The bouncy ball experiment didn’t start out so great; the mixture started to get crumbly while I was rolling it into a sphere and I started to get all “Eat a bowl of dicks, Pinterest” but then I chilled the fuck out and added a little water and BOOM.
Maybe I’m not a shitty chemist.
SIDEBAR: I’m really sorry I keep recording vertical videos like a freaking newb. I will try harder AND do better next time.
Verdict: This pin restored my faith in scientific literature.
This one is from Martha Stewart, so of course it worked. BUT. It kind of hurt. Why did it hurt? It hurt because I was mixing everything together with my damp hands.
Why would that matter? The moisture on my hands dissolved the citric acid. This now aqueous acid reacted with the sodium bicarbonate (a base) which in turn created an exothermic reaction on my skin.
Exothermic reactions can sting a little. So, use a spoon.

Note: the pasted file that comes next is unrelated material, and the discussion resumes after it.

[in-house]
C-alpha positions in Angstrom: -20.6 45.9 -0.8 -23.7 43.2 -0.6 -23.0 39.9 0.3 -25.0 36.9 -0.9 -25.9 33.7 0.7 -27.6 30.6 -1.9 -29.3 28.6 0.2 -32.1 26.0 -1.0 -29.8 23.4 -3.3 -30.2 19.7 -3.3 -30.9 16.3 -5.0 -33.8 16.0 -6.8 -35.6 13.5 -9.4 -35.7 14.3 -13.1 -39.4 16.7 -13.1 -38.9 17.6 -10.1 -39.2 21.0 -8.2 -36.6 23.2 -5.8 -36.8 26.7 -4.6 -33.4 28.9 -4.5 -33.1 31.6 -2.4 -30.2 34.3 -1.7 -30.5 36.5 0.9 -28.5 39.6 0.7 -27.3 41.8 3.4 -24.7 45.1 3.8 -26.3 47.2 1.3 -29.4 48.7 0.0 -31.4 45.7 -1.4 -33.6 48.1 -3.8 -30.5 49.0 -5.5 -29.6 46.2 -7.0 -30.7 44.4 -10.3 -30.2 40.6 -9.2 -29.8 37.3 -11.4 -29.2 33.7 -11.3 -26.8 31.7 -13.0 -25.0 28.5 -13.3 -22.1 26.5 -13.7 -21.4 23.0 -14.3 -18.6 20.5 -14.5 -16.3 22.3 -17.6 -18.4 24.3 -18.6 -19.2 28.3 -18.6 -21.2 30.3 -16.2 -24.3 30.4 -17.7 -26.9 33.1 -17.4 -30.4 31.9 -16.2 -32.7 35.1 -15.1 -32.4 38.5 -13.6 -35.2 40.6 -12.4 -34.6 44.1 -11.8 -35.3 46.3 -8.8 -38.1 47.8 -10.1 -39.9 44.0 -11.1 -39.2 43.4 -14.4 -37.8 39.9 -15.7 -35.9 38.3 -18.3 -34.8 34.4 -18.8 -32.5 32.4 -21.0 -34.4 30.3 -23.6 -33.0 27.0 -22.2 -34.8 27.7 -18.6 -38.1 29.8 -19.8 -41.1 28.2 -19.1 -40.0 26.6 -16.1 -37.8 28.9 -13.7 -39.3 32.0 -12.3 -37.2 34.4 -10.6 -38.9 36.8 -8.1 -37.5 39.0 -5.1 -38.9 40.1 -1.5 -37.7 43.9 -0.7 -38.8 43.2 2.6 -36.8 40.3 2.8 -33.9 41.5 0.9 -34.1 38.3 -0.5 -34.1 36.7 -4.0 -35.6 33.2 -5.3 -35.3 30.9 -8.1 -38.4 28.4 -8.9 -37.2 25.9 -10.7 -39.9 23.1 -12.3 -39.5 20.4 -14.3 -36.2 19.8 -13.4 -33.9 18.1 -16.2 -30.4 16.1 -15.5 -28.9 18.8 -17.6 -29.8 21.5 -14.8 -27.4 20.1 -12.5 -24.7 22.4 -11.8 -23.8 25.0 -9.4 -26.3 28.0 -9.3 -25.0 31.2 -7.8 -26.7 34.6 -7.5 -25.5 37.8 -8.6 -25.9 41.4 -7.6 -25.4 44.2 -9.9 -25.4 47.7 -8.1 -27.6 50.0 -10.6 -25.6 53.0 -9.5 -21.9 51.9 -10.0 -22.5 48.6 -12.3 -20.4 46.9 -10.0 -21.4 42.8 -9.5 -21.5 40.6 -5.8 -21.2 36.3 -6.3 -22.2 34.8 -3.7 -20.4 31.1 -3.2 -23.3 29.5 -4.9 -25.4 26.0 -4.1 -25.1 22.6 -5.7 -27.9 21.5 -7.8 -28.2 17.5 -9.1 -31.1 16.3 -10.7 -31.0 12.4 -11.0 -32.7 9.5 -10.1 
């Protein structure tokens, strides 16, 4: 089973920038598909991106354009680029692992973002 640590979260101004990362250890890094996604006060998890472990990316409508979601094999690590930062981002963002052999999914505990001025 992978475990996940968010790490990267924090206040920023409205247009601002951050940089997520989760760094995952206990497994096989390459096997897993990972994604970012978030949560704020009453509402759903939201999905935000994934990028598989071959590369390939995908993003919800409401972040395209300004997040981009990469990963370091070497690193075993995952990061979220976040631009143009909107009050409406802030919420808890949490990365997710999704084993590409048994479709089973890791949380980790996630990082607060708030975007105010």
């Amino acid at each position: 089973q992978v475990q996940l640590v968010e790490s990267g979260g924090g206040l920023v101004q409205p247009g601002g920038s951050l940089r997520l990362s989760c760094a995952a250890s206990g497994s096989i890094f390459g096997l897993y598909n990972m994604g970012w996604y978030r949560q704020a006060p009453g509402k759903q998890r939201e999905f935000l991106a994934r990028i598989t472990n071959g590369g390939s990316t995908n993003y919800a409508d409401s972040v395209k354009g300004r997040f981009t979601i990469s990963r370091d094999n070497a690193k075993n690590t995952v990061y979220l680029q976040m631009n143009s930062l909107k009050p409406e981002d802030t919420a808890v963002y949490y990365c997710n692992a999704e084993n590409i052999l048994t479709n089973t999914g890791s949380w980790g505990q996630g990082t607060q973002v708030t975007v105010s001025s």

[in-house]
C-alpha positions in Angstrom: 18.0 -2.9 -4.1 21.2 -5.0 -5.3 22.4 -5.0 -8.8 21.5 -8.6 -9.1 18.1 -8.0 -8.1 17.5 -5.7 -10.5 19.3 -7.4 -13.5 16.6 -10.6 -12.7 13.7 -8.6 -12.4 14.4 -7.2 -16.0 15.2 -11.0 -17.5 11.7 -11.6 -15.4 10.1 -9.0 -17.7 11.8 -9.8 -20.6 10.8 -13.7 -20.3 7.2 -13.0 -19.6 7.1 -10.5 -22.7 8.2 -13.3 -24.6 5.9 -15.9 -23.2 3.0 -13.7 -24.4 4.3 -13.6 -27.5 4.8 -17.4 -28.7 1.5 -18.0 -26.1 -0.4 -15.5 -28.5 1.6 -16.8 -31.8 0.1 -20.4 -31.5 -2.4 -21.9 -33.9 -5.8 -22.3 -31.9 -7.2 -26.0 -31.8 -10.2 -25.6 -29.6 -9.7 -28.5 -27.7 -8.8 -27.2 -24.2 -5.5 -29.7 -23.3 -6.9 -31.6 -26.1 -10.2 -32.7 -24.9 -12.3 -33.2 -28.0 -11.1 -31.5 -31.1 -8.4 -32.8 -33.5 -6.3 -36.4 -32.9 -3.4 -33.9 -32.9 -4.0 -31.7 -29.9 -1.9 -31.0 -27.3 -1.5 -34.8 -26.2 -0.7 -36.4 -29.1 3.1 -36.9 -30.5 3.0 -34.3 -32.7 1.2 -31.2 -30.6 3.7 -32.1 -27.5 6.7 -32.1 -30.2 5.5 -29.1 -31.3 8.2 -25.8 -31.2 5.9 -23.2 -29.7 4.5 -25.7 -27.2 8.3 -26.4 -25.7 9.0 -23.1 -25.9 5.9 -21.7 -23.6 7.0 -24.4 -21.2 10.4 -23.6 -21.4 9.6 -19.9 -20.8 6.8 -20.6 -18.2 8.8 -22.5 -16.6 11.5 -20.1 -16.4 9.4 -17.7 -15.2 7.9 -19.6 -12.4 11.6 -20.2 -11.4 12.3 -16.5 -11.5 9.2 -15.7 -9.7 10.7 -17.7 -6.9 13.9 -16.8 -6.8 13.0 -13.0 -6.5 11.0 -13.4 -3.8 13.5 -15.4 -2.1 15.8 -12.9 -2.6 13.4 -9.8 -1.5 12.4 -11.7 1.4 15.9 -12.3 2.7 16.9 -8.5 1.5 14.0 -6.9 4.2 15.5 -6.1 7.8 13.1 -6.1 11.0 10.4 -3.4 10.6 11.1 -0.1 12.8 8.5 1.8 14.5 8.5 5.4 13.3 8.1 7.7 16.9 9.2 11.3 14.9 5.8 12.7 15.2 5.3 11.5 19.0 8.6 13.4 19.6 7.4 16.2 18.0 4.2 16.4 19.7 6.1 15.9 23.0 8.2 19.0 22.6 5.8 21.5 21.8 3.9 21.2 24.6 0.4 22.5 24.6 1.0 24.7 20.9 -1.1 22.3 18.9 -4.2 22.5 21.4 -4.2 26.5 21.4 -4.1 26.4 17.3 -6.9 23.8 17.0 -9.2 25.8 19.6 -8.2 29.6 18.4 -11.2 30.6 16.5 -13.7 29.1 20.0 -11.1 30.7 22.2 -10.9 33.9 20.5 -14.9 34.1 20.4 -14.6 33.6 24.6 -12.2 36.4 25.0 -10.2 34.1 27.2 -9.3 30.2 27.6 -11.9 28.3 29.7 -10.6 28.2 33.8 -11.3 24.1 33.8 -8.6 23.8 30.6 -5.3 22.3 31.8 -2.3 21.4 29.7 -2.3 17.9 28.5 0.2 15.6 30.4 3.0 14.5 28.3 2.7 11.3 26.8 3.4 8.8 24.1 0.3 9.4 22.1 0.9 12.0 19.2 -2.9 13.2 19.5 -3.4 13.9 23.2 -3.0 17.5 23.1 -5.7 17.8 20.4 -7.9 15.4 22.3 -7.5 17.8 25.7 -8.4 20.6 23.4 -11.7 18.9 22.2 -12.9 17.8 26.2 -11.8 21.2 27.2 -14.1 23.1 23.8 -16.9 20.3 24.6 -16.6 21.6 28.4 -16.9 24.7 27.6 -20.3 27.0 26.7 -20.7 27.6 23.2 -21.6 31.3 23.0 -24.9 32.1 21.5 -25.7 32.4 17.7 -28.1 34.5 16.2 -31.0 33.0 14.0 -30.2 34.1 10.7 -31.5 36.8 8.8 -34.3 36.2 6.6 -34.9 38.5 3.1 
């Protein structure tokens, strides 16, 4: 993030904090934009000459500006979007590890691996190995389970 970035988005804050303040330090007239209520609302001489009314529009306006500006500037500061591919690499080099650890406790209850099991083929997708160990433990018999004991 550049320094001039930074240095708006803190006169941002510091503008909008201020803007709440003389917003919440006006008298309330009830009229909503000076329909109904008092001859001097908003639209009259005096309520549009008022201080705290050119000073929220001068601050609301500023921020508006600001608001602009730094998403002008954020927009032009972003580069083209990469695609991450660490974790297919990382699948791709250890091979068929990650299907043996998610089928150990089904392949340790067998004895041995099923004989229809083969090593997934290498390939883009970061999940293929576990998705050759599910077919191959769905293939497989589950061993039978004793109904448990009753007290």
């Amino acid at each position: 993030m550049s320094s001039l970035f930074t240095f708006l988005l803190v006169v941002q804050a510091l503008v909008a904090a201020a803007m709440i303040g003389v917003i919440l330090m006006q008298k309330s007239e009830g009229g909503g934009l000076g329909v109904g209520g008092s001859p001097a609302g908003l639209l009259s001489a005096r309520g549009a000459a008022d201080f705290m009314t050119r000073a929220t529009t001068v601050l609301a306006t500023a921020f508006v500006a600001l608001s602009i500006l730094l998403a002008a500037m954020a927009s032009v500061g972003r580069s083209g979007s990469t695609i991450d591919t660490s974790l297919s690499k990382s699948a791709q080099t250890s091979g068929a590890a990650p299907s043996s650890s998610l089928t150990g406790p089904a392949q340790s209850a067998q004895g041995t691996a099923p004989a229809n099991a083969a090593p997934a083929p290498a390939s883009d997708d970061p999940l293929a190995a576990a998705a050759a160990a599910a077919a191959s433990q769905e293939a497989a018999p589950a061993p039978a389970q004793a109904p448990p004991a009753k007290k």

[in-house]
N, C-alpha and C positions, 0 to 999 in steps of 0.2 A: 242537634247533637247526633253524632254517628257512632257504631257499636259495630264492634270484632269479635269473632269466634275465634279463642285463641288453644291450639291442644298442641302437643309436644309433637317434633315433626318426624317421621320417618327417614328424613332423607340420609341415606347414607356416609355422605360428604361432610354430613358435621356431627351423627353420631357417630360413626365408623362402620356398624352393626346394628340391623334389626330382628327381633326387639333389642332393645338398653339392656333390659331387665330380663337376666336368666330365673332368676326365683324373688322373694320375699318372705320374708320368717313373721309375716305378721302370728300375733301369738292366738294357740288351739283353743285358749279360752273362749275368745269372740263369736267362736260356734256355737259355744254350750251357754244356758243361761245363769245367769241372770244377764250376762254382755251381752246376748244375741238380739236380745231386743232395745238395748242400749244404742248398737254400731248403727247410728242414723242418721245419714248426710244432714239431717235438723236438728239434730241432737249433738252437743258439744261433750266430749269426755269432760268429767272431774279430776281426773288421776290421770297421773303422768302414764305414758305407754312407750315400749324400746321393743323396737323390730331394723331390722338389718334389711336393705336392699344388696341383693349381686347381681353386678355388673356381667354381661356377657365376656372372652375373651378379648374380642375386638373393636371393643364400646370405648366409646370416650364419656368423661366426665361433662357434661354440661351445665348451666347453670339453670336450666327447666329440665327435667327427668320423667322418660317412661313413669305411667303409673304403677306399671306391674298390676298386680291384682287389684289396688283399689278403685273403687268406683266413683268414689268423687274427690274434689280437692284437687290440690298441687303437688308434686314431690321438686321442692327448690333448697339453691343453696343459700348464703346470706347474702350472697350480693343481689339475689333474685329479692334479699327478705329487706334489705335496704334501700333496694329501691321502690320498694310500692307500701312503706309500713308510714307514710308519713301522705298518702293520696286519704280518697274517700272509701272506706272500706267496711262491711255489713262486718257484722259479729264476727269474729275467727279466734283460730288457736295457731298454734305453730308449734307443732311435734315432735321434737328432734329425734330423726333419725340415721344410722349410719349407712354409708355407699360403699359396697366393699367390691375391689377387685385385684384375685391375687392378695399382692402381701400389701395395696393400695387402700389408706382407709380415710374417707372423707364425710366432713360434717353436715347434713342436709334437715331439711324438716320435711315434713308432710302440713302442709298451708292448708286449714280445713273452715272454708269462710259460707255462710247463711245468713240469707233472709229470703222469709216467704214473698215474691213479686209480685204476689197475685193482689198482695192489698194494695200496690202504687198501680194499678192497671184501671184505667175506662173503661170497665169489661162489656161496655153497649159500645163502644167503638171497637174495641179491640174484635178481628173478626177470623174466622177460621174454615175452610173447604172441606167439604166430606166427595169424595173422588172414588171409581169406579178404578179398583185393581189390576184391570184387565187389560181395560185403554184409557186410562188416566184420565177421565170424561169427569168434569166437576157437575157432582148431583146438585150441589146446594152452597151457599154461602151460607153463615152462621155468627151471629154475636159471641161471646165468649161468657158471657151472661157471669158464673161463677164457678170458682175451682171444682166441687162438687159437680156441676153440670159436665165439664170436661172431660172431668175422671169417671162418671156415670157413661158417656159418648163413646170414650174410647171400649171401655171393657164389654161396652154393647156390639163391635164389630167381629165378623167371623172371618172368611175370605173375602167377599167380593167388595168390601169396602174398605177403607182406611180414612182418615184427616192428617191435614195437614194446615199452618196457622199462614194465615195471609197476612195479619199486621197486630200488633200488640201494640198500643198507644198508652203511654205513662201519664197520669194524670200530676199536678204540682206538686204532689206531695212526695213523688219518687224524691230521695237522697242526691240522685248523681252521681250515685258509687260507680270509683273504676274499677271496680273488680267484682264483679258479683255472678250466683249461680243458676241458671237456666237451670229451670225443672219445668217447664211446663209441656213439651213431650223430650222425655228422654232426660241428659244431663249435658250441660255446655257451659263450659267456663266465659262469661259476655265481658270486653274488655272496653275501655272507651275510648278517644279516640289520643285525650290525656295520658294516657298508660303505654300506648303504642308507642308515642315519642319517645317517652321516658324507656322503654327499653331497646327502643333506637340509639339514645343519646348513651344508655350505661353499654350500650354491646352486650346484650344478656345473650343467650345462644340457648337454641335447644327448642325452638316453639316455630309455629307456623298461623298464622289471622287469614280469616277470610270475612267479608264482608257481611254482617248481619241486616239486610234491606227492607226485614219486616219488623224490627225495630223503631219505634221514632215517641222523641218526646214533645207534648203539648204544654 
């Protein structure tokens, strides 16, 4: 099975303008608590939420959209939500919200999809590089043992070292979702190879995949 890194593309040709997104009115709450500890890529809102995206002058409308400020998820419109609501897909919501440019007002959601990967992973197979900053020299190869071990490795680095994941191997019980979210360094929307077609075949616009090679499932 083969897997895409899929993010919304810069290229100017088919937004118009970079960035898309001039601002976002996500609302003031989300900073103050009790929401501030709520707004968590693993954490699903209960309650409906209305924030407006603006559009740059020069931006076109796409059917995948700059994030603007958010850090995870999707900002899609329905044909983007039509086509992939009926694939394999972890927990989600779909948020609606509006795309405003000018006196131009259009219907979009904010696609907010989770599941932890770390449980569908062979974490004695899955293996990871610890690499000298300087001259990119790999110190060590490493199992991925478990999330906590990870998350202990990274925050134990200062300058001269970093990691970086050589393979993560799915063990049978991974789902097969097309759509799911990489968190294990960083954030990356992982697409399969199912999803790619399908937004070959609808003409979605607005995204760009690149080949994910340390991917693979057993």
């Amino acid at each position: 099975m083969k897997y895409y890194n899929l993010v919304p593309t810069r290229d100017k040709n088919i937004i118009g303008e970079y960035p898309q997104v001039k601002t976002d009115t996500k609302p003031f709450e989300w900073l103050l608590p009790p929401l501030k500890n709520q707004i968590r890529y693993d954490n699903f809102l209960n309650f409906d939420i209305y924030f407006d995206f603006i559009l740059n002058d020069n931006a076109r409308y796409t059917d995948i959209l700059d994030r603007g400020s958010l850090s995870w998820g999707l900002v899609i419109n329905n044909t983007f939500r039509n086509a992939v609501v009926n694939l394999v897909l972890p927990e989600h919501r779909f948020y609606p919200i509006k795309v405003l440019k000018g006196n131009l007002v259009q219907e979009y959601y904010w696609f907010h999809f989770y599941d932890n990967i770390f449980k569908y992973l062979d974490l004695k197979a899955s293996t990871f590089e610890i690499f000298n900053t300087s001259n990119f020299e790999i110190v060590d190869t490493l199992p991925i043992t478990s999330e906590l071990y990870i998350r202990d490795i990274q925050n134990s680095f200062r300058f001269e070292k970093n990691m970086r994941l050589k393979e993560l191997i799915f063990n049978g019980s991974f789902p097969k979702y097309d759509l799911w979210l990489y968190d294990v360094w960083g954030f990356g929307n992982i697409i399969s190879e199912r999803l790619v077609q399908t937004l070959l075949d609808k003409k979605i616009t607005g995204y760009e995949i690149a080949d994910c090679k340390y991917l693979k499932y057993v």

Combine these very messy white powders.
Mold them into a shape that pleases you.
Contemplate your bath bomb in front of a dorky shower curtain.
Take a shitty picture of it fizzing.
These came out in neat (very slightly crumbly cakes) that fizzed really well. The cornstarch makes your bath water feel silky, so that’s cool, if silky is your desired feeling.
Pro-tip: Martha says to add the water slowly enough so your mixture doesn’t fizz. But that is an impossible standard to try and live up to. It will always fizz a little, but you can minimize it by spraying and stirring immediately after, one spray at a time. It will be fine. Just don’t tell M-Stew.
The pin was literally just this picture with text. No link. I Googled “matte nails cornstarch” and found this. I decided to try both methods, incorporating cornstarch into my nail polish (Bluey by Butter) and topcoat.
Maybe cocaine would work just as well?
It basically worked. It was very messy though, and my nail polish brushes got all goopy with cornstarch.
Verdict: I’ll probably just buy a matte topcoat.
Well cats and kittens, I hope at least one of those will prove useful. If nothing else, you now know how to make FLOAM. More importantly though, I’ve proved to myself (and the Internet) that I am not completely incompetent and can follow directions. I still maintain that there is a lot of malarkey on Pinterest, but at least it’s not all malarkey.
Do you guys have any favorite pins that actually work? Anything that’s better than Floam?
You can tweet Claire your favorite pins, or you can tweet her malarkey! Follow @clairelizzie